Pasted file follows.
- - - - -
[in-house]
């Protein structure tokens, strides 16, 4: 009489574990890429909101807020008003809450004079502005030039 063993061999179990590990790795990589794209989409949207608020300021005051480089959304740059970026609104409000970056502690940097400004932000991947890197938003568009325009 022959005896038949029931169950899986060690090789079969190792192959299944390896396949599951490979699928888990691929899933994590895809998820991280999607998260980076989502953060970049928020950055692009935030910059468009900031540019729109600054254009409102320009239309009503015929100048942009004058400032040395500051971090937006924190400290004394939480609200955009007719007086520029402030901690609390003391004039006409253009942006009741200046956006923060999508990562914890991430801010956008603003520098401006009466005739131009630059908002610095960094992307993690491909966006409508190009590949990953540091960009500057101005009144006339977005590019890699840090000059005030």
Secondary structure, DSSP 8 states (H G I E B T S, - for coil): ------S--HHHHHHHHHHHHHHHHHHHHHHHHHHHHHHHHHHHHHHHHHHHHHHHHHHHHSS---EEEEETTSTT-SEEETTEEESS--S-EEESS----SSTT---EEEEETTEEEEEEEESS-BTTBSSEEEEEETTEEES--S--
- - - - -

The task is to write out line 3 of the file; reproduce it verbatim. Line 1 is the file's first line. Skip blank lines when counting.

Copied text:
Secondary structure, DSSP 8 states (H G I E B T S, - for coil): ------S--HHHHHHHHHHHHHHHHHHHHHHHHHHHHHHHHHHHHHHHHHHHHHHHHHHHHSS---EEEEETTSTT-SEEETTEEESS--S-EEESS----SSTT---EEEEETTEEEEEEEESS-BTTBSSEEEEEETTEEES--S--